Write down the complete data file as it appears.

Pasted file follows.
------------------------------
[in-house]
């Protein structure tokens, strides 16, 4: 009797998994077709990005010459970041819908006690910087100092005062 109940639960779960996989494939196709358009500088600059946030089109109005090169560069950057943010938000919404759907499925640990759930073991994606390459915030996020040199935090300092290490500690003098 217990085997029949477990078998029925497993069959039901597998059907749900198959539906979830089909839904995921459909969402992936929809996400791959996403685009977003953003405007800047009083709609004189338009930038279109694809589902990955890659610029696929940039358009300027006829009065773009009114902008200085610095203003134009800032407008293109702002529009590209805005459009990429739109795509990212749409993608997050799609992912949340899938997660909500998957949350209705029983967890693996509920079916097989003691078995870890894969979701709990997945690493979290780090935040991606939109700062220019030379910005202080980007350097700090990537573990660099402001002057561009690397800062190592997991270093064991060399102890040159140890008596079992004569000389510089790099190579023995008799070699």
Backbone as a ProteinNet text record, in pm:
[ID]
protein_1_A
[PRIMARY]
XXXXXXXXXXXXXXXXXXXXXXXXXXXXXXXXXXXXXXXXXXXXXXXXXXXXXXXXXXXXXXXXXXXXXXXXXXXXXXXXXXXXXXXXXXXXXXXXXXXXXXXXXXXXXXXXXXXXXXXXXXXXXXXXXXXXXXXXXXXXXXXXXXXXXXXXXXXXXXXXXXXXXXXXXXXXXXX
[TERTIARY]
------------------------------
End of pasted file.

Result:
[in-house]
């Protein structure tokens, strides 16, 4: 009797998994077709990005010459970041819908006690910087100092005062 109940639960779960996989494939196709358009500088600059946030089109109005090169560069950057943010938000919404759907499925640990759930073991994606390459915030996020040199935090300092290490500690003098 217990085997029949477990078998029925497993069959039901597998059907749900198959539906979830089909839904995921459909969402992936929809996400791959996403685009977003953003405007800047009083709609004189338009930038279109694809589902990955890659610029696929940039358009300027006829009065773009009114902008200085610095203003134009800032407008293109702002529009590209805005459009990429739109795509990212749409993608997050799609992912949340899938997660909500998957949350209705029983967890693996509920079916097989003691078995870890894969979701709990997945690493979290780090935040991606939109700062220019030379910005202080980007350097700090990537573990660099402001002057561009690397800062190592997991270093064991060399102890040159140890008596079992004569000389510089790099190579023995008799070699």
Backbone as a ProteinNet text record, in pm:
[ID]
protein_1_A
[PRIMARY]
XXXXXXXXXXXXXXXXXXXXXXXXXXXXXXXXXXXXXXXXXXXXXXXXXXXXXXXXXXXXXXXXXXXXXXXXXXXXXXXXXXXXXXXXXXXXXXXXXXXXXXXXXXXXXXXXXXXXXXXXXXXXXXXXXXXXXXXXXXXXXXXXXXXXXXXXXXXXXXXXXXXXXXXXXXXXXXX
[TERTIARY]